Sold July 15, 2002 - Sorry!
Smith Mountain Lake, 1999
More pictures below - click here
N3ZQ is a 1976 Lake Buccaneer (LA4-200):
1650 Total Time Airframe.
200 horsepower engine, Lycoming IO-360-A1B6. 2000 TBO.
Max gross weight 2684 lbs.
Many popular modifications:
Taken September 2001 at Lake Central Air Service
Taken September 2001 at Lake Central Air Service. ELT is at right; coiled wire is a separate external antenna for a handheld radio
Stormscope is immediately below right yoke. Above right yoke is the electronic voltmeter/ammeter. To the right of that is the digital fuel flow meter. The intercom controls are immediately below left yoke; to the right of the intercom is the autopilot. On the hydraulic panel are four lights for the auxiliary fuel tank pumps. Also, on the extreme right, note the custom-built tilted subpanel to make the five engine gauges readable from the pilot's seat.
Lake Zoar, Connecticut, 1998
Otsego Lake, New York, 1997
Plane comes complete with two varnished paddles ("auxiliary power units")
and compressed-gas door-opening struts (handy for loading and unloading)
The rudder pedals on the right side fold down. Note built-in rudder gust lock. (There is an aileron gust lock too, I removed it before taking the photo.)
The airspeed indicator has the red line moved to 155mph due to an STC.
The HSI has a switch so that you can choose its NAV input - it can track either to the KNS-80 VOR/RNAV unit, or to the KLN-90 moving map GPS.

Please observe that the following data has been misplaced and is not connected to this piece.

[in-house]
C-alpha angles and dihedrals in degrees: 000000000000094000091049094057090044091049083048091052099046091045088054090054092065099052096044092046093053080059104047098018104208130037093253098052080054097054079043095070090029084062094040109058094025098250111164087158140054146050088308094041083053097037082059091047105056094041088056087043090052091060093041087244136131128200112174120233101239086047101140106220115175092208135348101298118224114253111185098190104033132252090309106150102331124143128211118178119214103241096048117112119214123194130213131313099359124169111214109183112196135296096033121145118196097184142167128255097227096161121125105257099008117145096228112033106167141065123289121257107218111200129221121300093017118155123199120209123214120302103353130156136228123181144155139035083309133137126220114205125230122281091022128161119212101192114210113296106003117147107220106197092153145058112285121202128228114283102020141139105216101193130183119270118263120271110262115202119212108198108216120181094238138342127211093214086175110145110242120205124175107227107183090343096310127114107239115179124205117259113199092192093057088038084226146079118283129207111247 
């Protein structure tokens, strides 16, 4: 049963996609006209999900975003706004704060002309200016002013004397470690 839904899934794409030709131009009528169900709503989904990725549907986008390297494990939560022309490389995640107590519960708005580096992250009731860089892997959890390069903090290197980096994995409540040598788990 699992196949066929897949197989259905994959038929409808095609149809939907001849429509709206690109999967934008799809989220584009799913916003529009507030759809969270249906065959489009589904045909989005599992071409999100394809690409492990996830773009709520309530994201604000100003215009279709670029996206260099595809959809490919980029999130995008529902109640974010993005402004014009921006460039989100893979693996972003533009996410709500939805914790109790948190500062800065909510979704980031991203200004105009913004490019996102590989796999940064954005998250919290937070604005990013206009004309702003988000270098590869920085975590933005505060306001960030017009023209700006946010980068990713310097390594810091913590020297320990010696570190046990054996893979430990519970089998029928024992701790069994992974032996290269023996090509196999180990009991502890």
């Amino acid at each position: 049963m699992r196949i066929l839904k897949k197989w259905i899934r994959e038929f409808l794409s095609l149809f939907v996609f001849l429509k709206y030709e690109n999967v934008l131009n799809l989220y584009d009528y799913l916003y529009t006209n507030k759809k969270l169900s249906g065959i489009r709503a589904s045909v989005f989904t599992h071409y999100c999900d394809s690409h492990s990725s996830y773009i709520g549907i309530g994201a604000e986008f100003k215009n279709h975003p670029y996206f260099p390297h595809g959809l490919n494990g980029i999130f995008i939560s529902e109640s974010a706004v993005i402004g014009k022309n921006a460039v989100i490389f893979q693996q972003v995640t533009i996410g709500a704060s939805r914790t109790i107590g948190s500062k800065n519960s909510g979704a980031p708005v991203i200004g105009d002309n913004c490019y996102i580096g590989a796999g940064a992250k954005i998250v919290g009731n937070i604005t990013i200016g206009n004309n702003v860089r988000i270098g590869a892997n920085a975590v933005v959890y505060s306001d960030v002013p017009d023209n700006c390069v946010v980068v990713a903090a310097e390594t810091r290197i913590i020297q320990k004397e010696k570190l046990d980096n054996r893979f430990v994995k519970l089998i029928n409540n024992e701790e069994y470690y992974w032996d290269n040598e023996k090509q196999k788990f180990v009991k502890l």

The autopilot is an S-Tec two-axis autopilot which features wing-leveler mode, heading mode, or NAV mode. It has altitude hold. There are two autopilot buttons mounted on the yoke ("Autopilot Disconnect" and "Alt Hold On/Off).
Here you can see the new tachometer (installed 229 hours ago), the electronic voltmeter/ammeter, the EGT gauge, and the digital fuel flow meter (a lifesaver - shows actual number of gallons used, to 1/10 of a gallon).
Directly below the yoke is the BFG WX-900 StormScope. To the right of the yoke is a custom subpanel that was installed by Lake Central. It is tilted towards the pilot to make the engine gauges easier to read from the left seat.
Below the subpanel are the switches for the two automatic electric bilge pumps. (One has a built in fuse.) To the right of those are the headphone jacks for the co-pilot. Note the Push-to-talk switch in the middle of the yoke.
In this picture you can see the radio splash guard, a custom-made black metal strip to keep any splashes from dripping down the panel and getting into the radio stack. Also three other custom items:
|Above the audio panel you see two orange lights. The first is part of the automatic standby vacuum system. In the event of a failure of the engine-driven vacuum pump, the light will illuminate, and vacuum pressure will be taken from the engine manifold, thereby keeping the gyros spinning.|
|To the right of that light is a dimmable orange light that comes on whenever the pilot has turned on the electric fuel pump ("boost pump"). This is to prevent the pump from being forgotten and left on, thereby shortening its life.|